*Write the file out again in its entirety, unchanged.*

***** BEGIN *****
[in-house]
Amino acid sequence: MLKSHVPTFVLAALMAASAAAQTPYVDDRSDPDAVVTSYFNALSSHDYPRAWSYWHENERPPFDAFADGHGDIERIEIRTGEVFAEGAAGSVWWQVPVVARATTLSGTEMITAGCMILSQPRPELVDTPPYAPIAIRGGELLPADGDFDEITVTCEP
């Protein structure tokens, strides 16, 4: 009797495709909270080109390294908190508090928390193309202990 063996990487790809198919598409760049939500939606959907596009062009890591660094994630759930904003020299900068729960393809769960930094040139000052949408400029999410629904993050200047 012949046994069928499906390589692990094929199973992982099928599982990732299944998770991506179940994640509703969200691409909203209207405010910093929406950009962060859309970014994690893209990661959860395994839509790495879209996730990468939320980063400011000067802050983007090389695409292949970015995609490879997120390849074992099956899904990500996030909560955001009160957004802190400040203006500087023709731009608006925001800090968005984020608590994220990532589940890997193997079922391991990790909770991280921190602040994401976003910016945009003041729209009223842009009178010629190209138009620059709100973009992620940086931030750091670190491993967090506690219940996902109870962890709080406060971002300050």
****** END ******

[in-house]
Amino acid sequence: MLKSHVPTFVLAALMAASAAAQTPYVDDRSDPDAVVTSYFNALSSHDYPRAWSYWHENERPPFDAFADGHGDIERIEIRTGEVFAEGAAGSVWWQVPVVARATTLSGTEMITAGCMILSQPRPELVDTPPYAPIAIRGGELLPADGDFDEITVTCEP
């Protein structure tokens, strides 16, 4: 009797495709909270080109390294908190508090928390193309202990 063996990487790809198919598409760049939500939606959907596009062009890591660094994630759930904003020299900068729960393809769960930094040139000052949408400029999410629904993050200047 012949046994069928499906390589692990094929199973992982099928599982990732299944998770991506179940994640509703969200691409909203209207405010910093929406950009962060859309970014994690893209990661959860395994839509790495879209996730990468939320980063400011000067802050983007090389695409292949970015995609490879997120390849074992099956899904990500996030909560955001009160957004802190400040203006500087023709731009608006925001800090968005984020608590994220990532589940890997193997079922391991990790909770991280921190602040994401976003910016945009003041729209009223842009009178010629190209138009620059709100973009992620940086931030750091670190491993967090506690219940996902109870962890709080406060971002300050």